Cleaner cooking fuels are increasingly promoted to reduce morbidity and mortality from household air pollution in low and middle income countries such as Rwanda. However, smoke is a traditional insect repellent and it is unknown whether the replacement of smoky biomass fuels with cleaner fuels could alter vector behavior and exposure to malaria or other vector-borne diseases (VBDs). Additionally, Rwanda experienced a 20-fold increase in reported malaria cases in the last decade. The Ministry of Health hypothesized that environmental changes such as increased temperatures as well as insecticide resistance could have driven these trends, but no scientific studies have assessed their effects on vector ecology and the root causes of the malaria resurgence. An improved understanding of the impacts of these multi-scale environmental changes is necessary to mitigate potential risks and tailor appropriate malaria control interventions.
In Aim 1 we employed a semi-field, Latin square design to experimentally investigate the effects of traditional and cleaner fuels on Anopheles mosquito behavior in rural Rwanda. Aim 2 consisted of a randomized controlled trial to assess the effects of liquified petroleum gas (LPG) adoption on vector density among houses that traditionally cook with biomass fuels. Finally, Aim 3 used a retrospective observational design to examine the effects of insecticide resistance, vector control, and regional warming on Anopheles bionomics and malaria incidence in eastern Rwanda.
In Aim 1, household entry and host-seeking by lab-reared Anopheles mosquitoes were higher in experimental huts that cooked with LPG compared to traditional biomass fuels, whereas mosquito mortality was lower. Lower PM2.5 and temperatures in LPG huts appeared to meditate this effect. However, in field conditions in Aim 2 we did not find a statistically significant difference in Anopheles or culicine density among intervention houses that received LPG stoves and fuel compared to control houses which cooked with biomass. In contrast, synanthropic fly density was reduced by 61% in intervention houses. Finally, in Aim 3 we found that insecticide resistance and regional warming were associated with the reemergence of An. gambiae after it was previously controlled in the early 2010s. The reemergence of this vector combined with a >2°C increase in regional temperatures drove a dramatic malaria resurgence in eastern Rwanda from 2010 to 2016, but An. gambiae and malaria transmission were controlled following implementation of non-pyrethroid indoor residual spraying (IRS) campaigns in the latter half of the decade.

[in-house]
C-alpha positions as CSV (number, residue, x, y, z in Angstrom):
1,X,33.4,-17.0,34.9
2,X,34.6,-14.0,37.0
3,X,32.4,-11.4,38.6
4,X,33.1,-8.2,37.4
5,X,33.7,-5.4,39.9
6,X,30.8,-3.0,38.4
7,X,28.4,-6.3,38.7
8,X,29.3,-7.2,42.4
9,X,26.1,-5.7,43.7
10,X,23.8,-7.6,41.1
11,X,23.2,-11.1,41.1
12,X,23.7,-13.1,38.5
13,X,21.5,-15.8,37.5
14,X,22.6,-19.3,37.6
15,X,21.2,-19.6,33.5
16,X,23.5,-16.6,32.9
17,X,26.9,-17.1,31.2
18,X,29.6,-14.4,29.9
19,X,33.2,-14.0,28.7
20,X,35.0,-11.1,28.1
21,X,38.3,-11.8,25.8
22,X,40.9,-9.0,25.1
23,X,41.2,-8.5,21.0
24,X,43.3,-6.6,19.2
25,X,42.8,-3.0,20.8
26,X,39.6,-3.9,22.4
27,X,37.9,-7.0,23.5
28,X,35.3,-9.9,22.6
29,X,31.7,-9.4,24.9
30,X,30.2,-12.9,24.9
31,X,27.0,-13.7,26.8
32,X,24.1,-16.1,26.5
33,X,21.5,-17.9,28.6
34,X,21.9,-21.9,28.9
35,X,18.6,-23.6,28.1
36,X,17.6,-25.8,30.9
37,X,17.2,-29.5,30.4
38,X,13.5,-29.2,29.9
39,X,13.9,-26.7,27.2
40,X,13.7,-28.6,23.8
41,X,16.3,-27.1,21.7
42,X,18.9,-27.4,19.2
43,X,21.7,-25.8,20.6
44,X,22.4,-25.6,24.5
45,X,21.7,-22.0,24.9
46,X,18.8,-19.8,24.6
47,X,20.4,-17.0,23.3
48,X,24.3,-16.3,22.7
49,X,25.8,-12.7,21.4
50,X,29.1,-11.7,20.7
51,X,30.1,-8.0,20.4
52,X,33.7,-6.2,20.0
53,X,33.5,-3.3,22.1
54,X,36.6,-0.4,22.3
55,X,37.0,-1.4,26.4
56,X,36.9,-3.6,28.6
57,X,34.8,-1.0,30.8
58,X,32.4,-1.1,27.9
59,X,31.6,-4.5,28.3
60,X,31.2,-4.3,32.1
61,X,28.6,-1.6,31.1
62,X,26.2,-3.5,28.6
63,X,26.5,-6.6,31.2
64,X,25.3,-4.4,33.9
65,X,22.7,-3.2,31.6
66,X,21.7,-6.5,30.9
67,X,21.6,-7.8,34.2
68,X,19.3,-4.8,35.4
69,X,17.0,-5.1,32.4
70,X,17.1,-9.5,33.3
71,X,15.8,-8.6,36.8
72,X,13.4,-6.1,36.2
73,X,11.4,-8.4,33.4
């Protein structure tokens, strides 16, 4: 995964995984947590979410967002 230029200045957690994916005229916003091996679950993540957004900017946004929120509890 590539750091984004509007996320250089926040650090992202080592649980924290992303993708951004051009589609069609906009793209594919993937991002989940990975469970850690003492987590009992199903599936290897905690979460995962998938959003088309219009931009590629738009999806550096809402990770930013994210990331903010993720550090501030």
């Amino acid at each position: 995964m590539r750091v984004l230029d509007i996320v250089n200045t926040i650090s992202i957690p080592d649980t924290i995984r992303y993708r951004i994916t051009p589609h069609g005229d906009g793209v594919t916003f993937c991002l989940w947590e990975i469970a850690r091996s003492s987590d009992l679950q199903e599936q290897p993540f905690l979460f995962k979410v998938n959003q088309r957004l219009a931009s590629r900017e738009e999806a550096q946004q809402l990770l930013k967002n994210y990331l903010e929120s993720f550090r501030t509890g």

Environmental changes at multiple scales can have important implications for vector ecology and transmission of malaria and other VBDs in Rwanda. Although we found experimental evidence that the adoption of cleaner fuels can affect Anopheles behavior, other environmental determinants were more important drivers of mosquito density in field conditions. Reductions in flies could constitute a health co-benefit of LPG adoption in this setting. At a larger scale, insecticide resistance and regional warming are major threats to vector control and malaria prevention in Rwanda. However, the success of non-pyrethroid IRS suggests that existing control measures can mitigate vector reemergence and climate-related malaria increases, providing insecticide resistance is managed.
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